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“You’re Not Weak” (and Other Things Your Therapist Wants to Say)

“You’re NOT weak and we don’t judge”. These therapists are debunking myths about mental health so you can reach out.

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Health News
5 min read
“You’re Not Weak” (and Other Things Your Therapist Wants to Say)

When I was growing up and needed to visit a psychologist to treat my anxiety and OCD, I was accompanied by my mother – and an affable uncle who’d come to stay with us for a week and who was (for all intents and purposes) an acutely understanding man. When we reached the clinic and I queued up eagerly to register, the uncle, visibly uncomfortable at this point, looked around at the dozens of people waiting, shifted his weight from one foot to another and then whispered in my ear – “So, they’re all mad, then?”

Disregard for a moment the complete sense of incredulity that washes over you at this point. Or the difference he so easily drew up between the queue of apparently ‘mad’ folk and his own niece (waiting in the same queue for a consult).

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The sad fact is, he is only one among an overwhelming population who still believe mental illness is taboo, that the people who treat it are quacks and that admission of any sort of mental illness is the first sign you should check your guts at the door.

Yes, people are stupid. Why else would they create a world of falsehoods that effectively stop you from reaching for help?

Also Read: We Can No Longer Afford To Ignore India’s Mental Health Crisis

We spoke to a number of prominent psychiatrists and psychologists across the country to debunk myths and misconceptions about mental health.

Hopefully, you’ll listen.

1. Asking For Help Will Mean I’m ‘Weak’

(Photo: <b>The Quint</b>)
(Photo: The Quint)
This is the biggest problem mental health professionals face. See, earlier, people lived in a large family set-up within which you could always reach out for support. However, things have changed; people are on their own far more and might need help. You need to understand that reaching out is NOT a sign of weakness; rather, it is a sign of strength – you are acknowledging that there is something you’re not able to deal with, and that takes guts.
Dr Kamna Chibber, Clinical Psychologist and Head of Mental Health, Department of Mental Health and Behavioural Science, Fortis La Femme, New Delhi
The brain is an organ attached to the body. Think of depression, for instance, as a fracture in that brain, in the thoughts you have. Now, if you have a fracture in your hand or your leg, you can see it – and treat it, right? Why should you be ashamed of treating this fracture, then? Simply because you can’t see it?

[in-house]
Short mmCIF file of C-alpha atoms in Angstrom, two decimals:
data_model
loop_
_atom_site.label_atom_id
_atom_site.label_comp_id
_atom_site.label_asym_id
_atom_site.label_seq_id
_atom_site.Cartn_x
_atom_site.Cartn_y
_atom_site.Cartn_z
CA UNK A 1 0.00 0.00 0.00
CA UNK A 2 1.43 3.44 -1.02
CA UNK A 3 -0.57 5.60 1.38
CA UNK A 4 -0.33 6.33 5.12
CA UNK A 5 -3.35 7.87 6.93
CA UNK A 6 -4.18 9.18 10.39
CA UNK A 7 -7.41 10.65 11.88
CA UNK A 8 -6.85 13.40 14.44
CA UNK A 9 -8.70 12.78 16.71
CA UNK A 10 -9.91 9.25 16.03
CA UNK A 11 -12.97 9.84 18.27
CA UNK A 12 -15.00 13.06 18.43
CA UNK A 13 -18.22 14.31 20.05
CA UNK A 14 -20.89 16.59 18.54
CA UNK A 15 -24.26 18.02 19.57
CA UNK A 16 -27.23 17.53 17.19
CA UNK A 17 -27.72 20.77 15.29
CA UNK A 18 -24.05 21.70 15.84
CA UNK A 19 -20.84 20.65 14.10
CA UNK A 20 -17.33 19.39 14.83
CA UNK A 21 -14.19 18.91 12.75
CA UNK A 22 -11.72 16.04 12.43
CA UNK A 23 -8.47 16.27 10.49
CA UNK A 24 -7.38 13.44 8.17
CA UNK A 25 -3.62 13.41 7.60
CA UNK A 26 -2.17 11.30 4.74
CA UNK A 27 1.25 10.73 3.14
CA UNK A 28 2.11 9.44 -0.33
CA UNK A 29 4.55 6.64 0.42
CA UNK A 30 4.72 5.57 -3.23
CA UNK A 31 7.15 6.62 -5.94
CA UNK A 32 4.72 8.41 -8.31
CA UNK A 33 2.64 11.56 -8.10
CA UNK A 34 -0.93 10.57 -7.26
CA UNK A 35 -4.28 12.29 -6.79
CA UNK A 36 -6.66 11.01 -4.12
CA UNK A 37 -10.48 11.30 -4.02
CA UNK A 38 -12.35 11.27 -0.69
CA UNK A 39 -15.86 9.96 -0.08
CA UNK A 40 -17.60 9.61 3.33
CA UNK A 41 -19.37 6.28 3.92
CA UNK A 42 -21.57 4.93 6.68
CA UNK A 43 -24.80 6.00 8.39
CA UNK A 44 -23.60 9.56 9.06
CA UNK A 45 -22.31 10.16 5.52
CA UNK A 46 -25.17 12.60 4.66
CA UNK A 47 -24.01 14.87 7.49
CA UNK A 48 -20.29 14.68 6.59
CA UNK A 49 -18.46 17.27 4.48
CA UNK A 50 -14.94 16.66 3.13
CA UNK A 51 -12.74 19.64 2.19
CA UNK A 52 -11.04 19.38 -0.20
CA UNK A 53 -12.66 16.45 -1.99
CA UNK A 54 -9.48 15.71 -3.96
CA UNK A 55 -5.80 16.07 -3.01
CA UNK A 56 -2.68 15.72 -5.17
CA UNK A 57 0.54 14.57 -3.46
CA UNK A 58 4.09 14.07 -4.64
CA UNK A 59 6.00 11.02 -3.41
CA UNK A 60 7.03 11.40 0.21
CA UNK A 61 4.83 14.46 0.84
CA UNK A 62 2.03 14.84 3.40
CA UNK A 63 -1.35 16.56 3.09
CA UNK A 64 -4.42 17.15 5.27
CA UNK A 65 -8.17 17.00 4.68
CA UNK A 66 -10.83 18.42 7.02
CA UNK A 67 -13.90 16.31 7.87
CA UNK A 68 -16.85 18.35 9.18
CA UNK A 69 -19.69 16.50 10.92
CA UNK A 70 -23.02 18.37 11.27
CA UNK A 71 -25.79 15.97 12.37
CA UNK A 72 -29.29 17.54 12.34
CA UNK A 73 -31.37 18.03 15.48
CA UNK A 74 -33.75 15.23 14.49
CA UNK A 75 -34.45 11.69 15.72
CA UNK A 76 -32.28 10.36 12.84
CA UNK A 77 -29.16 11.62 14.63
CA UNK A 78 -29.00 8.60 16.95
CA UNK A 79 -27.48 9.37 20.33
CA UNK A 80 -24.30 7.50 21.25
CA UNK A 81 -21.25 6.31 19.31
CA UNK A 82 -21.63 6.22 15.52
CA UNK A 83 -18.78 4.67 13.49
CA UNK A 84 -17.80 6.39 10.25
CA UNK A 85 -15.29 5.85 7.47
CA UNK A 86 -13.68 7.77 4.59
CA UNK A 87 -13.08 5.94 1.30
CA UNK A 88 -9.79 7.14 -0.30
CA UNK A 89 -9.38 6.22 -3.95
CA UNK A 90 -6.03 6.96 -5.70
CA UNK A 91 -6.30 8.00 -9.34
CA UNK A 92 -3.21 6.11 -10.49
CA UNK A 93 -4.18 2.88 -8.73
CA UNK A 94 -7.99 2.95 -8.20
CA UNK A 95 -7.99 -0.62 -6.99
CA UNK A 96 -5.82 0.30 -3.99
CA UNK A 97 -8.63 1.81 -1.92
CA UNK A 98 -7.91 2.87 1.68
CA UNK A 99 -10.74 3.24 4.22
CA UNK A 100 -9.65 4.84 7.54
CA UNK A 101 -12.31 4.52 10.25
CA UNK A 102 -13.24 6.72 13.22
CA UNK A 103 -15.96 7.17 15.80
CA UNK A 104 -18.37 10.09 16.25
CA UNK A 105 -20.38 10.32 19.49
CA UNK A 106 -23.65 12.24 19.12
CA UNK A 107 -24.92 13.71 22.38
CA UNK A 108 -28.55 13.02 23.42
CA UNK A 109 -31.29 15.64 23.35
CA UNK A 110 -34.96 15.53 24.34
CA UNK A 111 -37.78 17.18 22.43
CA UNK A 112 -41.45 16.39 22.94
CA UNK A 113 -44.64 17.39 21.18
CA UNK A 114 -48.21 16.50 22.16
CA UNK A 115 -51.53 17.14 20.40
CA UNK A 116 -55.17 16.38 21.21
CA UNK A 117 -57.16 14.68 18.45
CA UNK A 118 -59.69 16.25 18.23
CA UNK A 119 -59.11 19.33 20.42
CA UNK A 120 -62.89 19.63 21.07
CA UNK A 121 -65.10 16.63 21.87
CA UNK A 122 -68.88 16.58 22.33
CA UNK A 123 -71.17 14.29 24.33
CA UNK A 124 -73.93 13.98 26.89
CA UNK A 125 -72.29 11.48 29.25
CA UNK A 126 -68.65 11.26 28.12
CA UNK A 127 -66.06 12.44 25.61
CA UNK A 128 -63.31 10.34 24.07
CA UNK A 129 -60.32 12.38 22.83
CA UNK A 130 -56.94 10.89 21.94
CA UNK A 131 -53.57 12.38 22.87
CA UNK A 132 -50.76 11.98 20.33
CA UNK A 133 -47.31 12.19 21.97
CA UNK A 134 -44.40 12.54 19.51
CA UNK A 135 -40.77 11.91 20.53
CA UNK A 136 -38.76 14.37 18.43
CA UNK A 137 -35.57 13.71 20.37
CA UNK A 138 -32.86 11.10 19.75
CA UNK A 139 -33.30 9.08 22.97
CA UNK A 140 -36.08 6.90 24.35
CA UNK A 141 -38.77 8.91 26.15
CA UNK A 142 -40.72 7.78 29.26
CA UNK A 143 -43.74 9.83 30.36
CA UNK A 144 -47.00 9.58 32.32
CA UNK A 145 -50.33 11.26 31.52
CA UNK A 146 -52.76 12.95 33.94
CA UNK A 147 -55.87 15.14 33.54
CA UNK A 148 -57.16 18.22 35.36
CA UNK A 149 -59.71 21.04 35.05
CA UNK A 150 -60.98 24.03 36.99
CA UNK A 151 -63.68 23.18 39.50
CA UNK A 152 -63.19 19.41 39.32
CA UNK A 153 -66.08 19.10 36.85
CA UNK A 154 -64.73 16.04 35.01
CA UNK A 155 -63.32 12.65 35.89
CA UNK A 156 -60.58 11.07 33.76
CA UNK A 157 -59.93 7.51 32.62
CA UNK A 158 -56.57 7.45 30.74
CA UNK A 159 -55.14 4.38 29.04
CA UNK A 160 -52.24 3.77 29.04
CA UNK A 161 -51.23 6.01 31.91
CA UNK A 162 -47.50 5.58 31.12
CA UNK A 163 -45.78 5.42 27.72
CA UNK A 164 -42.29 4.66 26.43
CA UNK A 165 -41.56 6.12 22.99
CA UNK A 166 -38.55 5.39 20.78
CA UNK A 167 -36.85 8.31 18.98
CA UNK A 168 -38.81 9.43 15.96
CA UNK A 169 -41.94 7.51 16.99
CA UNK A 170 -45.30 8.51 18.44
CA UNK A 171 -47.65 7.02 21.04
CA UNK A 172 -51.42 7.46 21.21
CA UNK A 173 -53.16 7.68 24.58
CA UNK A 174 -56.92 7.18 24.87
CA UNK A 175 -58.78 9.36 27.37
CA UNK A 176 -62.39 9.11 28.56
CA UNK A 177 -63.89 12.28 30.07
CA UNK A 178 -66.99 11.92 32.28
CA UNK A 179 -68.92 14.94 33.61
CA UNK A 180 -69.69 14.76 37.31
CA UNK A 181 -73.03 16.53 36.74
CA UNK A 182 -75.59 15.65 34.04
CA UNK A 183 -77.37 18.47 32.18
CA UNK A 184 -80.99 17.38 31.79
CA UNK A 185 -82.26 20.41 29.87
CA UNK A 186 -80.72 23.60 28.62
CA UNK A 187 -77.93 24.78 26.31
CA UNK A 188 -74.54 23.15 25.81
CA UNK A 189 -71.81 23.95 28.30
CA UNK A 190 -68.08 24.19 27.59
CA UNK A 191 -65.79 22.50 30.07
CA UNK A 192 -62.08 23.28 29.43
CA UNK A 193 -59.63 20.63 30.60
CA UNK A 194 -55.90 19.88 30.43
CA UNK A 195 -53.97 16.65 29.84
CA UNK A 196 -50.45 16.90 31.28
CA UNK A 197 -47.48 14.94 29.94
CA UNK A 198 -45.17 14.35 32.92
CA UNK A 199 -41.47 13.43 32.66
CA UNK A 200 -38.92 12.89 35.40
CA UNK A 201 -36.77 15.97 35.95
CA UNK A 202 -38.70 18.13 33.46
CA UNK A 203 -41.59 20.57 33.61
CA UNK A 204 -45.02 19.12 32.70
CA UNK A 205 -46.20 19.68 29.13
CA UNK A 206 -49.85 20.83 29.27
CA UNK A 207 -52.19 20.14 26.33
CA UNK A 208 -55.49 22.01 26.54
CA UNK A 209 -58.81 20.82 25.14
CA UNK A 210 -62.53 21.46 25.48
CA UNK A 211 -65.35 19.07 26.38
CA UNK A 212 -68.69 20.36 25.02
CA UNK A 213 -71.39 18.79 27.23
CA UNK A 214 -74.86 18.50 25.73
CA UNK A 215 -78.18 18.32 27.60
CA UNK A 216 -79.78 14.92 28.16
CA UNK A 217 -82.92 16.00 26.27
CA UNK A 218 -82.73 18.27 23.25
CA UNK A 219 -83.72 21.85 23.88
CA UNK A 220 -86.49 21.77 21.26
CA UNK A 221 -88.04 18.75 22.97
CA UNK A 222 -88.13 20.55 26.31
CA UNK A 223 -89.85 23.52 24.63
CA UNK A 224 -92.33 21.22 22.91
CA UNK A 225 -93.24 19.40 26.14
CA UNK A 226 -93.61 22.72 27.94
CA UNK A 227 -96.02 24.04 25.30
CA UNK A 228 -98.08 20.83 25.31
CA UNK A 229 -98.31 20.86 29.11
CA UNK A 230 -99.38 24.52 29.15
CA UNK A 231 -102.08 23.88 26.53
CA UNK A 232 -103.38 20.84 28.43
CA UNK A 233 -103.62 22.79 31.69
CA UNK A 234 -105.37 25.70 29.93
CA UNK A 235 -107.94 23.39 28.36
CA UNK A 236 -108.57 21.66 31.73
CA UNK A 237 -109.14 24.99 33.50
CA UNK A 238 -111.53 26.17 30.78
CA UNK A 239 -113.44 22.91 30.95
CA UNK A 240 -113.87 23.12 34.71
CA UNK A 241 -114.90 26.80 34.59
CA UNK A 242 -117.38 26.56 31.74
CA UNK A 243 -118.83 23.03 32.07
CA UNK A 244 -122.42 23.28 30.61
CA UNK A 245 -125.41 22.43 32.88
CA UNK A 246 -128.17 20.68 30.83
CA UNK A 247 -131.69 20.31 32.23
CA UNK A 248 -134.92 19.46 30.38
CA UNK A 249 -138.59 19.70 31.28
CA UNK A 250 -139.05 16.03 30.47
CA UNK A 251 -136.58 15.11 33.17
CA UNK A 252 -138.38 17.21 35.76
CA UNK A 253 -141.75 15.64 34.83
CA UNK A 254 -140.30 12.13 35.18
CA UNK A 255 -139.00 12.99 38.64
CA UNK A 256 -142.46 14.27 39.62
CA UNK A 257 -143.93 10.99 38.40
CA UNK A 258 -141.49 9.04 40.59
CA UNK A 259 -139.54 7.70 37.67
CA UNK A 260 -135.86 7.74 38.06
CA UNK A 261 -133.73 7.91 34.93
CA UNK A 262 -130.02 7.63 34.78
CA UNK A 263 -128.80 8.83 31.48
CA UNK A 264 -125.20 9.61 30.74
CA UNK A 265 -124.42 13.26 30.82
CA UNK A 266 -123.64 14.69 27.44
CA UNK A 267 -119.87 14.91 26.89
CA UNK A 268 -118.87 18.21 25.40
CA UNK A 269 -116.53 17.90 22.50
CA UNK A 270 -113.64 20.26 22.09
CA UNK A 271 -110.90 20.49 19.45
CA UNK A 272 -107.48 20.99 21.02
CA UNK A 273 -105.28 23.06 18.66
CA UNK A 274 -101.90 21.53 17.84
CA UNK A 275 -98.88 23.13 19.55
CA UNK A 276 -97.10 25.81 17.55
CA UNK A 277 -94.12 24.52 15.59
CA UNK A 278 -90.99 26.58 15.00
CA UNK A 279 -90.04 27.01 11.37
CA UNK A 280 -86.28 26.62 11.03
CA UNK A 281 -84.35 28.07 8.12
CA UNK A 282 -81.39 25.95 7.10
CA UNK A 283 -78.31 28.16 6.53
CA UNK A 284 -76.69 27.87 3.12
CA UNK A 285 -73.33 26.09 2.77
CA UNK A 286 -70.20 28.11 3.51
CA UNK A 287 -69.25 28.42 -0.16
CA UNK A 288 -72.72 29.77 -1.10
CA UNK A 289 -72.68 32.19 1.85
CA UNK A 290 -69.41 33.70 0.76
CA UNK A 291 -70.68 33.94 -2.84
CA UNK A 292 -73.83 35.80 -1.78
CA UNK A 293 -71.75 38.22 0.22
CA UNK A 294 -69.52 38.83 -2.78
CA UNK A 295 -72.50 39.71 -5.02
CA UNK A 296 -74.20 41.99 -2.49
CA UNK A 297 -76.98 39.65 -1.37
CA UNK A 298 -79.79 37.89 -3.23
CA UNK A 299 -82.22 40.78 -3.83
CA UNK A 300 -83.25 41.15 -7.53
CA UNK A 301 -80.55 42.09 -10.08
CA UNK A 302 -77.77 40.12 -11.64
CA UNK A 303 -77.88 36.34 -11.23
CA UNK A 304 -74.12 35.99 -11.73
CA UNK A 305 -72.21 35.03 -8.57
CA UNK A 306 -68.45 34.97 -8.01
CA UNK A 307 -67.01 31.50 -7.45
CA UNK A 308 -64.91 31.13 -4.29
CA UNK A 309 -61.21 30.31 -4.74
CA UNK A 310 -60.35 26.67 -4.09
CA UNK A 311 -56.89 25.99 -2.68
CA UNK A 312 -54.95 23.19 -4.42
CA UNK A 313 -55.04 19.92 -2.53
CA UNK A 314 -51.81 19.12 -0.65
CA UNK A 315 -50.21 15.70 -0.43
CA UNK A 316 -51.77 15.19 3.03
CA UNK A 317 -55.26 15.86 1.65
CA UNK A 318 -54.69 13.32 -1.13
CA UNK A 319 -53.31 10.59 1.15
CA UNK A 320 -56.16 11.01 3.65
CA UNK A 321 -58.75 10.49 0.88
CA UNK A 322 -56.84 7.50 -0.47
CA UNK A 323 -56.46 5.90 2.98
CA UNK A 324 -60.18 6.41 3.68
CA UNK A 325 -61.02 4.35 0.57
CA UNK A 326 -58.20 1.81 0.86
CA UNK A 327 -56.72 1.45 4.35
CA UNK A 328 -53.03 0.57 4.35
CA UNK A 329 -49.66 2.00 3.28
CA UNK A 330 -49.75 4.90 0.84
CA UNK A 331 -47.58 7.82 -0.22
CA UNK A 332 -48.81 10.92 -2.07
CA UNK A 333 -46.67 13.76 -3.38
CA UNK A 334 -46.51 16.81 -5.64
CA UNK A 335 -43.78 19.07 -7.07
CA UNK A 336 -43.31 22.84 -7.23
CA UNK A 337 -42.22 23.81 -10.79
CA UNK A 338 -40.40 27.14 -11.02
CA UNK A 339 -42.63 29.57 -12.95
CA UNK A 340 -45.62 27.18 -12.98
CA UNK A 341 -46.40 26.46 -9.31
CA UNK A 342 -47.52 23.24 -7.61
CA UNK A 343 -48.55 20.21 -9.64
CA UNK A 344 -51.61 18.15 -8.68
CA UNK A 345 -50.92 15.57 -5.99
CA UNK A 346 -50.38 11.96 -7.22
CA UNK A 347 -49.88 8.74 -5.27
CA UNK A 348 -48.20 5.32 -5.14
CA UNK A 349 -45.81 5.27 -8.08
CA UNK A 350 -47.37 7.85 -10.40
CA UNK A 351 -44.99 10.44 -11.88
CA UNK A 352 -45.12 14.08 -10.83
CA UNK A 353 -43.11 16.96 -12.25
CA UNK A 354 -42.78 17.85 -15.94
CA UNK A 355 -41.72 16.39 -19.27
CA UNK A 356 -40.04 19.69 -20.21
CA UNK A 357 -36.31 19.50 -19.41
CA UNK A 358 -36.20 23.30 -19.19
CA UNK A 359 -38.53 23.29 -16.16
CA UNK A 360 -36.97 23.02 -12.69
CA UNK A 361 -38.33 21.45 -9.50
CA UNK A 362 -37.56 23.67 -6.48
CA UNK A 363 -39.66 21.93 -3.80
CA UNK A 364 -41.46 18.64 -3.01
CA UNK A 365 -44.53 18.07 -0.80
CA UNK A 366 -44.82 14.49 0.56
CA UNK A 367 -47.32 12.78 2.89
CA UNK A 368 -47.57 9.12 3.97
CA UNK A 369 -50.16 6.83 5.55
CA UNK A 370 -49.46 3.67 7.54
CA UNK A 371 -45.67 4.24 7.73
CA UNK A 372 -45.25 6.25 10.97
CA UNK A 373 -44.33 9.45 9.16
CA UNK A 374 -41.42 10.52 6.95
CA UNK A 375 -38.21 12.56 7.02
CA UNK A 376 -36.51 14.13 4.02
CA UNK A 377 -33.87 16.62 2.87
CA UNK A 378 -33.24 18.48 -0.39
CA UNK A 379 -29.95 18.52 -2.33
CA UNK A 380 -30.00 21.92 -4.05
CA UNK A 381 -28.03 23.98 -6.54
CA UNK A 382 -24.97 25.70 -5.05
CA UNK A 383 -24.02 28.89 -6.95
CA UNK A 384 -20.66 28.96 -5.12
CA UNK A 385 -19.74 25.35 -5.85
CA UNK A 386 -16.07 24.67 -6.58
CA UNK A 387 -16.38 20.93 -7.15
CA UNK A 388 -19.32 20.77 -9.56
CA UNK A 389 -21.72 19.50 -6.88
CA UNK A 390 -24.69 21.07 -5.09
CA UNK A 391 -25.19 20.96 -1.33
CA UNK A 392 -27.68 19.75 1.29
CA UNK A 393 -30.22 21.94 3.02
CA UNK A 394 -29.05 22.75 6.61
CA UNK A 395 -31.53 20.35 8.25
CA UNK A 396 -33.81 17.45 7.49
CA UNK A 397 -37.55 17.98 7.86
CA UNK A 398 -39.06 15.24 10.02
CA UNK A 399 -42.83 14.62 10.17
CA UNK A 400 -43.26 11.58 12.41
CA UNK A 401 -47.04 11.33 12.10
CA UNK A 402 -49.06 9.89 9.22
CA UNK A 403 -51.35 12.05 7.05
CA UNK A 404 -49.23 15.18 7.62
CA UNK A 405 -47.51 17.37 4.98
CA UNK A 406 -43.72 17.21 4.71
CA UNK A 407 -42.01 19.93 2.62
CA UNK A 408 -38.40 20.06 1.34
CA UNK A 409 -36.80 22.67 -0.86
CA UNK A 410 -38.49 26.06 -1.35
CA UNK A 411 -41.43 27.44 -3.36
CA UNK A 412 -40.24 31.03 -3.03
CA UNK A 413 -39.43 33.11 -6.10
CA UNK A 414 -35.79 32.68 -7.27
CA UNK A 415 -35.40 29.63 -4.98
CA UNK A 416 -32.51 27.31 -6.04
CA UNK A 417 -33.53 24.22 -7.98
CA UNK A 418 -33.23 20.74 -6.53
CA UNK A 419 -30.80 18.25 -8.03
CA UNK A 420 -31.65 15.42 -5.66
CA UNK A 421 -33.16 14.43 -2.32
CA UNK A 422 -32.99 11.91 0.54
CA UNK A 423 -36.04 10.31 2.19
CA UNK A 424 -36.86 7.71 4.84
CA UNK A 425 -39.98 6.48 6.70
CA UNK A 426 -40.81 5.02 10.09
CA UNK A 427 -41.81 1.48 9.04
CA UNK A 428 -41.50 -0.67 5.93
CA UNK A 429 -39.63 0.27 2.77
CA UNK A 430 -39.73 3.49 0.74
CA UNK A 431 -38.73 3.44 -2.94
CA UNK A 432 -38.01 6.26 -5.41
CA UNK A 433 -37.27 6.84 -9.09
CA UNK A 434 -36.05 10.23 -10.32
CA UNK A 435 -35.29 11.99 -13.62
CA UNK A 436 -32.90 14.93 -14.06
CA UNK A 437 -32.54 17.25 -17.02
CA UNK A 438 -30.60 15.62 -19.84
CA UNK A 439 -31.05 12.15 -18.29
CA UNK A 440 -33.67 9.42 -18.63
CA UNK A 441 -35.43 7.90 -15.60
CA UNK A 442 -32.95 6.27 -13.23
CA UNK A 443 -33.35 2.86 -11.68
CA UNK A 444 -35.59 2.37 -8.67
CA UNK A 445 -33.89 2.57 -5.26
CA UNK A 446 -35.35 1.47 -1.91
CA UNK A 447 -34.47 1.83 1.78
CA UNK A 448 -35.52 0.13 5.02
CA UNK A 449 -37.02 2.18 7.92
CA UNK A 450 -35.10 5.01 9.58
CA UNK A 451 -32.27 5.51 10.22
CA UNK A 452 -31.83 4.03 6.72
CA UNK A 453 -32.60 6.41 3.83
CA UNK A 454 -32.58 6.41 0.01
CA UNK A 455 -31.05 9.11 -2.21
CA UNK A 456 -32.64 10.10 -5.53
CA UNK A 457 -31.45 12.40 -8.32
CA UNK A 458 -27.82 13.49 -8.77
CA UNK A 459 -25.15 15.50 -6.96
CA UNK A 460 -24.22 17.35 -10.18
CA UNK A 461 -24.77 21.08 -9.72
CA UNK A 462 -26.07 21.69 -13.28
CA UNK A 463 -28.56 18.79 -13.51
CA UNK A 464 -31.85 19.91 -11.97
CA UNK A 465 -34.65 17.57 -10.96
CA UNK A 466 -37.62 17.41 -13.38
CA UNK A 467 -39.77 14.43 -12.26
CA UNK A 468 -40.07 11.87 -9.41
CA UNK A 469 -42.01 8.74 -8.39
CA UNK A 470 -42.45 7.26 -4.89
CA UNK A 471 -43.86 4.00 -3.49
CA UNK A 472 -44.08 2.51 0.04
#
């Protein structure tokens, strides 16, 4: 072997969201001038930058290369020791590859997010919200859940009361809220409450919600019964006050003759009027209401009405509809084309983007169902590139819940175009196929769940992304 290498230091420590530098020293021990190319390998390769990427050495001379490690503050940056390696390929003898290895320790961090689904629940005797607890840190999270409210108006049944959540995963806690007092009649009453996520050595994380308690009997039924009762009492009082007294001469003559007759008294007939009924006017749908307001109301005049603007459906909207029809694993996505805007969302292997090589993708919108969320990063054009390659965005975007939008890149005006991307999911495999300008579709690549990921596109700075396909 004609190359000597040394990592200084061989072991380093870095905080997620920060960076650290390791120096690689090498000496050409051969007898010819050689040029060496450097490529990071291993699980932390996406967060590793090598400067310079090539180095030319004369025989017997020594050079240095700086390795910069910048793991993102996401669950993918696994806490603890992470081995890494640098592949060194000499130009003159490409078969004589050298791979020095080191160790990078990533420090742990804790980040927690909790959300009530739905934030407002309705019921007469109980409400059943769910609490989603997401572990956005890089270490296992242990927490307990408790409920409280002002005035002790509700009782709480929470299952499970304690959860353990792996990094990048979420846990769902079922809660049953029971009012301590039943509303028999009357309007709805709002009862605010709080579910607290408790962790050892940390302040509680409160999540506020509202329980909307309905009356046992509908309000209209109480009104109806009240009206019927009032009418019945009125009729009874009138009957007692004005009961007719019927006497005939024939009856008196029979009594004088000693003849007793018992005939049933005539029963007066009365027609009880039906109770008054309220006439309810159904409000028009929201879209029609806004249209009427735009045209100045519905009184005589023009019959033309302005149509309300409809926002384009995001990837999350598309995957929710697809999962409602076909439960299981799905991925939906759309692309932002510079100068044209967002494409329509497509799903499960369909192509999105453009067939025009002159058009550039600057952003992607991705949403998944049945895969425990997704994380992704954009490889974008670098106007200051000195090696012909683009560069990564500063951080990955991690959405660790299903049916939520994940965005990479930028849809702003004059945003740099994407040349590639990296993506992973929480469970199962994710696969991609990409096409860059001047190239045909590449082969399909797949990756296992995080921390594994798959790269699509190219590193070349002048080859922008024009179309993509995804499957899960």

Dr Seema Hingorrany, Clinical Psychologist and Trauma Expert, Mumbai
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2. Mental Health Professionals Apply the Same Rules to Everybody

(Photo: <b>The Quint</b>)
(Photo: The Quint)
See, there are many theories and therapies that mental health experts are trained in. If CBT (Cognitive Behavioural Therapy) works for one patient, REBT (Rational Emotive Behaviour Therapy) might work for another – psychoanalysis for someone else. Every patient’s problem is unique.
Prachi Jain, Psychologist and Counsellor, Kolkata
The idea is to understand YOU as an individual. We listen to your problems as specific to you, and as no other person’s.
Dr Kamna Chibber

3. A Person Who Doesn’t Know Me Will Judge Me

(Photo: <b>The Quint</b>)
(Photo: The Quint)
Why do you meet a third person (outside of your daily interactions) anyway? Because you know that the person doesn’t know you and will, therefore, have no biases against you. Isn’t that a good thing? Understand that we receive training to be completely non-judgemental in our therapy rooms.
Dr Kamna Chibber
Since I don’t know you, I have no pre-conceived notions. And yes, we can still be empathetic towards you without knowing you. How does a doctor treat a physical illness? He/she is concerned about your suffering and wants to see you get better. This is no different.
Prachi Jain
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4. The Mentally Ill Never Recover

(Photo: <b>The Quint</b>)
(Photo: The Quint)
You must realise that psychiatric disorders include a wide spectrum of disorders including right from addictions, schizophrenia, bipolar disorder, depression, anxiety disorders, obsessive compulsive disorder, eating disorders, to name a few. These are caused by multiple factors that interact and result in the precipitation of symptoms, including neuro-chemical changes in the brain as well as psychosocial stressors. Therefore, with the right treatment, it is possible to control symptoms, achieve recovery as well as improve quality of life.
Dr Sunil Mittal, Senior Psychiatrist and Director, CIMBS, New Delhi
EVERYBODY has issues – big or small. There is a part that is fully functional in each of us, and a part that isn’t. I’ve had clients who come and see me twice every week, then once a month, then many months hence – until ultimately they become capable of dealing on their own. That is the goal.
Dr Seema Hingorrany

5. They Give You Pills You Can’t Trust

(Photo: <b>The Quint</b>)
(Photo: The Quint)
What if you had a thyroid problem? Wouldn’t you go to a doctor for pills? And if you did, how much would you know about those pills? You don’t think twice about taking medicines for a ‘physically tangible’ illness – because those aren’t marginalised illnesses, like a mental disorder is.
Dr Kamna Chibber
There are some people who don’t need pills, and some people who do. Sometimes, just therapy does not help. I understand the initial suspicion, but you need to be able to trust your doctor.
Prachi Jain
I’d rather a person take medicines than lose their life.
Dr Seema Hingorrany

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